Communications Minister Amy Adams has denied a $30 million ''ICT development fund'' offered to Maori in place of a slice of New Zealand's ''digital dividend'' spectrum is a slush fund.
The Government yesterday brushed off a claim by Maori for a share of the spectrum, which is suitable for 4G mobile networks and is due to be auctioned by October after almost a year of delays.
Adams said the fund would be ''recognition that the Government has a role to protect Maori language and culture as treaty partners''.
The fund would also help the Government achieve its existing policy objectives of helping ''lift Maori participation and achievement''.
''I can see opportunities for initiatives improving digital literacy, potential scholarships to improve Maori ICT training, perhaps connectivity for marae, the development of 'apps' that supported Maori language content, innovation incubators...''.
She and Maori Party co-leader Pita Sharples would make recommendations on who should hold the purse strings.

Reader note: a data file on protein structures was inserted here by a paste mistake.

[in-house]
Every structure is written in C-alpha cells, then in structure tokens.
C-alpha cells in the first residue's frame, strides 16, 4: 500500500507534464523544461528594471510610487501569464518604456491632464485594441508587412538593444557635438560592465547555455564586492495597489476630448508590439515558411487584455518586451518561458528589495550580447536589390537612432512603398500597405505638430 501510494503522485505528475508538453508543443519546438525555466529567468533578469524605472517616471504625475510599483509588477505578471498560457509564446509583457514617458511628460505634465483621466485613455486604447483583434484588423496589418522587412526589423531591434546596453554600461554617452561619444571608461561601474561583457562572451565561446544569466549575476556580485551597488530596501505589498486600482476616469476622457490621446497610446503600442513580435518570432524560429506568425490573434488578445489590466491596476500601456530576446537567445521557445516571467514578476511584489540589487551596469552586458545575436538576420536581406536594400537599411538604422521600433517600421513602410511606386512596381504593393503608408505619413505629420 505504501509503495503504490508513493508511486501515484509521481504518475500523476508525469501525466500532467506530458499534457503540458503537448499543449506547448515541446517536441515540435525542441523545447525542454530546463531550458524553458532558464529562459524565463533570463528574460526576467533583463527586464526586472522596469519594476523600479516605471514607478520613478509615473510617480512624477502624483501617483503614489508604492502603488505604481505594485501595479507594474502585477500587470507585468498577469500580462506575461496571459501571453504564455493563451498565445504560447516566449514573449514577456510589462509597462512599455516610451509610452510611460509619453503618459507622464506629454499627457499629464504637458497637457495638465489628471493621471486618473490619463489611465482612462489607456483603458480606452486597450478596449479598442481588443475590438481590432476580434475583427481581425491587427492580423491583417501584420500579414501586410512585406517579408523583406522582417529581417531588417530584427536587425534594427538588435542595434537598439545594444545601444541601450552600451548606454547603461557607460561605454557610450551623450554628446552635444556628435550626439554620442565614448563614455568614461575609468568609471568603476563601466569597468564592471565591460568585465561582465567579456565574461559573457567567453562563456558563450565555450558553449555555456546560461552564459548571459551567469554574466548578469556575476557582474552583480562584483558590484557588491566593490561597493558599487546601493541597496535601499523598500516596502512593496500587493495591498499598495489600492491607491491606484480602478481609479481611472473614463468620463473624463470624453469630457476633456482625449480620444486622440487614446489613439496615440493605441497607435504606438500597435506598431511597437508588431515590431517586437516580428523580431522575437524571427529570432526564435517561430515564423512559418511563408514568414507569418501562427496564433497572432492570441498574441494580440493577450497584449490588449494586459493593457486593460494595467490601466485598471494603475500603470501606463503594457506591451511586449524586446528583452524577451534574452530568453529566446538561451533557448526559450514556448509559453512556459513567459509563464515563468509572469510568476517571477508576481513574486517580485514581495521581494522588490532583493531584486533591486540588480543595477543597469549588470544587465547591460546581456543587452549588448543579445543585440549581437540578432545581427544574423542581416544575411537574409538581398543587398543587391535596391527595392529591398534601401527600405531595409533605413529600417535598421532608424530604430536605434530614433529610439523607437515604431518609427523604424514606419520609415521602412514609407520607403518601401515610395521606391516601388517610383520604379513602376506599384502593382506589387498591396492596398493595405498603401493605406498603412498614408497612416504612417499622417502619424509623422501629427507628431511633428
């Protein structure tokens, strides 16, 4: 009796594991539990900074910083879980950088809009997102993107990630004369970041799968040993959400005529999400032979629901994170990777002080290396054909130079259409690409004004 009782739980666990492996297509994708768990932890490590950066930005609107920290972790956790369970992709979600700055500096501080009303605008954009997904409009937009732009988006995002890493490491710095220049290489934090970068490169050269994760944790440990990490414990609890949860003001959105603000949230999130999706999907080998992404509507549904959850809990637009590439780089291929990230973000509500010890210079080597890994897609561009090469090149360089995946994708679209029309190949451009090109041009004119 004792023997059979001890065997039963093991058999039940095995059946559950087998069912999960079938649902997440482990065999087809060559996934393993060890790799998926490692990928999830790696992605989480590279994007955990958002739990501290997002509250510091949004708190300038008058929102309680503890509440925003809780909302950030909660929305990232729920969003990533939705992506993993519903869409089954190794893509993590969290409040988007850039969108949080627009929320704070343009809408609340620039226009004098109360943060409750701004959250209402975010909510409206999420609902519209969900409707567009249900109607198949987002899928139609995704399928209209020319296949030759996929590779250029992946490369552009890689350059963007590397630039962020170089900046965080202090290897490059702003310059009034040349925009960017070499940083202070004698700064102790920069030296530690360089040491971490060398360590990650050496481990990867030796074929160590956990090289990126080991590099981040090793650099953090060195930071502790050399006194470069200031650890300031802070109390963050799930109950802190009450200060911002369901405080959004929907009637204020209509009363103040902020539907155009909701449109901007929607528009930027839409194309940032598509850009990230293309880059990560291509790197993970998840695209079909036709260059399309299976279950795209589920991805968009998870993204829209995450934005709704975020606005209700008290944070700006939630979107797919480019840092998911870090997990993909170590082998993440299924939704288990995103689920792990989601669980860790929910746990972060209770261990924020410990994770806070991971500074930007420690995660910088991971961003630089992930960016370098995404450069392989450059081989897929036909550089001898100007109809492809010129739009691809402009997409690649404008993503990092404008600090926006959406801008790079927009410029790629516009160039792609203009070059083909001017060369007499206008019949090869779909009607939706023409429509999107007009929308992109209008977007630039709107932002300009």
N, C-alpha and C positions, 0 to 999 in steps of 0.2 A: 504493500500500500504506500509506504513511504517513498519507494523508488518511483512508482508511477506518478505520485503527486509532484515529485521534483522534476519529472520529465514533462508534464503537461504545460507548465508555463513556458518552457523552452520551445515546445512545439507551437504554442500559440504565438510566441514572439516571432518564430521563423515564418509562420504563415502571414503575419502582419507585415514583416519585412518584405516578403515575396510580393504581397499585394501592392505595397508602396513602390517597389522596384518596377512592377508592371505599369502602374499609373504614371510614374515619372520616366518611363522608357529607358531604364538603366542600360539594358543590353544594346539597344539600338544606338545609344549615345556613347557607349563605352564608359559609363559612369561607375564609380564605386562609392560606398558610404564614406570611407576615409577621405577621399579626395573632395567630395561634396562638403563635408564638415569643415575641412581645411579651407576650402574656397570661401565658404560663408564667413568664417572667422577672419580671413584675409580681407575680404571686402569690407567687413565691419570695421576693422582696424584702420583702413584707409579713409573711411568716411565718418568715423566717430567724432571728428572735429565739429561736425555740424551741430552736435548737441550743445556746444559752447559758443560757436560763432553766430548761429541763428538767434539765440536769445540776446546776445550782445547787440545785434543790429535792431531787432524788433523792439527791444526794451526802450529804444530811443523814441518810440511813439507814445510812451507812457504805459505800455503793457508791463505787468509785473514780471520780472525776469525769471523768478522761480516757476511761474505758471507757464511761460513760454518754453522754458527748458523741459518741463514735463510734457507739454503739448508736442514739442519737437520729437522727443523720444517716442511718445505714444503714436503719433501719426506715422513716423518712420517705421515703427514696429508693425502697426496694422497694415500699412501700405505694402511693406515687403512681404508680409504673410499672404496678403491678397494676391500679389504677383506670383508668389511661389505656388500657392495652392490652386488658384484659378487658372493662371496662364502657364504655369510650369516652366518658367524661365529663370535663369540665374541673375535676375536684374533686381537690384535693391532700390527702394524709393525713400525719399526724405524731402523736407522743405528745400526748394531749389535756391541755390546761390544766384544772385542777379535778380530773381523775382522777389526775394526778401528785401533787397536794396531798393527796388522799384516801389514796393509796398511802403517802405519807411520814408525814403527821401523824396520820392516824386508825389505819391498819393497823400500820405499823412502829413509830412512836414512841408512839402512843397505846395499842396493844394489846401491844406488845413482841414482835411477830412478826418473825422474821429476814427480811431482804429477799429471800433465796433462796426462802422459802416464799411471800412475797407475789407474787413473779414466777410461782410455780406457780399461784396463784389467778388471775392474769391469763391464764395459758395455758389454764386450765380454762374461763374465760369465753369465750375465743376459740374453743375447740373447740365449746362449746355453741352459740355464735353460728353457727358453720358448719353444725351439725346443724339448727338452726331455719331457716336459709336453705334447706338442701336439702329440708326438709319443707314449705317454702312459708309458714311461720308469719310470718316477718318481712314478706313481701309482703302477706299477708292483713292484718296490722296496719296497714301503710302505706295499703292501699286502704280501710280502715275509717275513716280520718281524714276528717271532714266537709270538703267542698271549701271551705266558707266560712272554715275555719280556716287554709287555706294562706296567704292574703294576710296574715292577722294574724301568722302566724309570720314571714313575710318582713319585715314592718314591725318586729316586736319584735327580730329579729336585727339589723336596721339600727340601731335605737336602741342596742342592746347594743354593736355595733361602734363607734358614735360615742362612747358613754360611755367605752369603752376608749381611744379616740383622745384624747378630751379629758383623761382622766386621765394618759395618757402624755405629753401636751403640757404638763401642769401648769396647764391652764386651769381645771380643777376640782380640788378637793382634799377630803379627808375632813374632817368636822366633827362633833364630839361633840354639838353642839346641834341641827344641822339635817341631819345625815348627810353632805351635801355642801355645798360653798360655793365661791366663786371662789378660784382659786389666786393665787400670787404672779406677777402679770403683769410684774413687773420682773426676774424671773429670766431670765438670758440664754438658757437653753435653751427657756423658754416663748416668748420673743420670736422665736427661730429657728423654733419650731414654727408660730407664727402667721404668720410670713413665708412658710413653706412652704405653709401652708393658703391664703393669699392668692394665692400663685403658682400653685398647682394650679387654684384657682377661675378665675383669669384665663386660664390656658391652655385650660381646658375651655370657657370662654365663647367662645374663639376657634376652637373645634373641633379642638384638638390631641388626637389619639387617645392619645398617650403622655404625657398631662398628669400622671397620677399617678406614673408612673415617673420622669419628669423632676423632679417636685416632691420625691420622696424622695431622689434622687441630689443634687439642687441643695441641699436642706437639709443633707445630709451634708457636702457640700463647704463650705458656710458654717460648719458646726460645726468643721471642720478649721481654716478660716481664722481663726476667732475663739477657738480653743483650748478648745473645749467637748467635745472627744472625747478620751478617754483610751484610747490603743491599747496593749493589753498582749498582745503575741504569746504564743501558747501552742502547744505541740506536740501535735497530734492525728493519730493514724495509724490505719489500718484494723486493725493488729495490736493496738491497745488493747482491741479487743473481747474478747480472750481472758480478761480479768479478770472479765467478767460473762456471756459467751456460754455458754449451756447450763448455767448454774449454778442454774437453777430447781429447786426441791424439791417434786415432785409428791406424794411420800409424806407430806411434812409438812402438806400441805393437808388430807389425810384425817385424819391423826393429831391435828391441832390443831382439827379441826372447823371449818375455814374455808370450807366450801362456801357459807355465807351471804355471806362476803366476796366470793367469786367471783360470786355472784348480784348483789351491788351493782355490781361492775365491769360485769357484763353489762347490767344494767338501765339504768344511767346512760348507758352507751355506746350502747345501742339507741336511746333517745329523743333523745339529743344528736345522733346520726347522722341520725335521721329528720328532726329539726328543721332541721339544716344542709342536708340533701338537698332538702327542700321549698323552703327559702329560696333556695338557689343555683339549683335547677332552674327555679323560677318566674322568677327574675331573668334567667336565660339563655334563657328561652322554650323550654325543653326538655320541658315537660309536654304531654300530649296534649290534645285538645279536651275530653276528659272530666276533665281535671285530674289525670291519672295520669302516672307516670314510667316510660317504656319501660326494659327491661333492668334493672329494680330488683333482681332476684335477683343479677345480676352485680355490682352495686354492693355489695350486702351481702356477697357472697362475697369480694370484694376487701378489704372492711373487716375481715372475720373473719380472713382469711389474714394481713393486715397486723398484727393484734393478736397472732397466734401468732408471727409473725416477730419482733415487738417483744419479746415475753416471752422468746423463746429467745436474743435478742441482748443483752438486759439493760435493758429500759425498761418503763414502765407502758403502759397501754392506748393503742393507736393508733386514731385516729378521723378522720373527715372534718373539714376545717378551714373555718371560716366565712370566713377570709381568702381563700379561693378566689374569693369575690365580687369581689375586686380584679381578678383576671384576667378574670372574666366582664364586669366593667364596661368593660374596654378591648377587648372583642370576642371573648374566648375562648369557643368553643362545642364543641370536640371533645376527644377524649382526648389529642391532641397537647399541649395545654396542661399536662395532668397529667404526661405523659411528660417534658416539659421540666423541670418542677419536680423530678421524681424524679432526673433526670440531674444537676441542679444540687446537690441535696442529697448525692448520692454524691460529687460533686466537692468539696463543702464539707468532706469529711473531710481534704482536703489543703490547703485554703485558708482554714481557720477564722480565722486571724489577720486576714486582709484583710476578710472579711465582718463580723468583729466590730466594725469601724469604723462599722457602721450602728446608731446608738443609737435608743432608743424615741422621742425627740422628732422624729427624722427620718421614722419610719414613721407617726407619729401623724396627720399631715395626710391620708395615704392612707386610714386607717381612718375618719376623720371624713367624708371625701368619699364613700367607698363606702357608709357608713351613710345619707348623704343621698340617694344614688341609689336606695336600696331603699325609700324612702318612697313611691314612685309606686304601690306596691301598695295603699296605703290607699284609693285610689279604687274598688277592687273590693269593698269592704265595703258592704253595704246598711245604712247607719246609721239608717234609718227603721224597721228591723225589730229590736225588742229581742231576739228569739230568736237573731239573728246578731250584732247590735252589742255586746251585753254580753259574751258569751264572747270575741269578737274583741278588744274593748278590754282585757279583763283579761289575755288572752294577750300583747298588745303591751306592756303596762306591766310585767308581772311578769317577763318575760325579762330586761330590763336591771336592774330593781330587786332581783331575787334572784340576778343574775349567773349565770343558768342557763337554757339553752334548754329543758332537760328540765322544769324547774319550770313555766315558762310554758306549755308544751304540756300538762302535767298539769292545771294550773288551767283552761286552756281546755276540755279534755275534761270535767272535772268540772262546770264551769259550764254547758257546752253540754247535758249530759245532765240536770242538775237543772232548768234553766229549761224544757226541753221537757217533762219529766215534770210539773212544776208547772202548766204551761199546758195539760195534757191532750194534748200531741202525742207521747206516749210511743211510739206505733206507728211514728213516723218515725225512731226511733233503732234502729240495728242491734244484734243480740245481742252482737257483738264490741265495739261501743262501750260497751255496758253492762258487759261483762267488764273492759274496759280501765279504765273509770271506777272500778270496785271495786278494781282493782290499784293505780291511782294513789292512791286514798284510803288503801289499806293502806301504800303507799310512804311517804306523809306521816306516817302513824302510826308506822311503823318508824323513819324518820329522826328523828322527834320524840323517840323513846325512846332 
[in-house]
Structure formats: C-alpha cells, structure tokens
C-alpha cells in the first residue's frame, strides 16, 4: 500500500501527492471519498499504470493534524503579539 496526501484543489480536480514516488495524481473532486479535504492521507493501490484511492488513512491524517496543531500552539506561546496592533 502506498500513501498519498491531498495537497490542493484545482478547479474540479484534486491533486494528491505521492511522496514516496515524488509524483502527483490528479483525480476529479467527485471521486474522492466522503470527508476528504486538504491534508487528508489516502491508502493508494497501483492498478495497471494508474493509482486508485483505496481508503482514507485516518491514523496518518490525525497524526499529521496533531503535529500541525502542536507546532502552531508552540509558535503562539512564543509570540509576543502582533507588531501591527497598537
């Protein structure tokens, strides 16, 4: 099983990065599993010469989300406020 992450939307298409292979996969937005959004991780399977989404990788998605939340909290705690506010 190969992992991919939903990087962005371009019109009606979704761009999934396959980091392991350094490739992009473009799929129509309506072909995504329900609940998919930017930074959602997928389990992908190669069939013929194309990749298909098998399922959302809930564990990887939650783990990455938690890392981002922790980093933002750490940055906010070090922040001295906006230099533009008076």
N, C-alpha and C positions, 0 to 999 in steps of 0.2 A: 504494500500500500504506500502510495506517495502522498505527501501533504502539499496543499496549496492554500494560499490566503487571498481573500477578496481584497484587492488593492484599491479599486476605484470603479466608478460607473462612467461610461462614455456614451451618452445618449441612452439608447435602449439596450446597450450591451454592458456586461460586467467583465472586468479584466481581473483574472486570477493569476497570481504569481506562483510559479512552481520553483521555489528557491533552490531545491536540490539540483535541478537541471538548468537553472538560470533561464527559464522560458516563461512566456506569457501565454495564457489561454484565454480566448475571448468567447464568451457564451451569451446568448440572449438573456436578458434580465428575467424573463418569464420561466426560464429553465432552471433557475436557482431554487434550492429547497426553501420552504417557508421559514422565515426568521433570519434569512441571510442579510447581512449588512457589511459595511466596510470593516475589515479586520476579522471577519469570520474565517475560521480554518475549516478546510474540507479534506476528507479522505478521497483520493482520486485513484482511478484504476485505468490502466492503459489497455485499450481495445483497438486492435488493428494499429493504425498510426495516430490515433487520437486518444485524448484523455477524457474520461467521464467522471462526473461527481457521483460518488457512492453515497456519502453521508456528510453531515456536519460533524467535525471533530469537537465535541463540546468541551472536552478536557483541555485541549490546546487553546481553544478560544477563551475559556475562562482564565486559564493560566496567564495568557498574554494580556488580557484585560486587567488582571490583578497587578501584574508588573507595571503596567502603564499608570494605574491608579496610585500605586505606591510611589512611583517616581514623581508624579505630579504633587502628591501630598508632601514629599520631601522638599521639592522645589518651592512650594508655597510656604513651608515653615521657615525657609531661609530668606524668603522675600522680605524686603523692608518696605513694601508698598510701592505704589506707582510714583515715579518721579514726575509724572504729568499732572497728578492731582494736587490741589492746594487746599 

Adams said she expected Maori claimants to the spectrum would be disappointed.
They met yesterday night and were expected to say soon whether they intended to revive a Waitangi Tribunal claim for the spectrum which would have the potential to further delay the spectrum sale.
''My understanding was always that they felt spectrum was a 'taonga' and there was a treaty right to the spectrum,'' Adams said.
''But I think we have been clear with them that is not a view we share.
Telecom chief executive Simon Moutter said in Wellington last week that the low-frequency spectrum would be essential for building 4G mobile networks outside of densely-populated urban centres.
Former Broadcasting Minister Jonathan Coleman said in 2011 that making the digital dividend spectrum available for 4G networks would generate economic benefits worth between $1.1 billion and $2.4b over 20 years.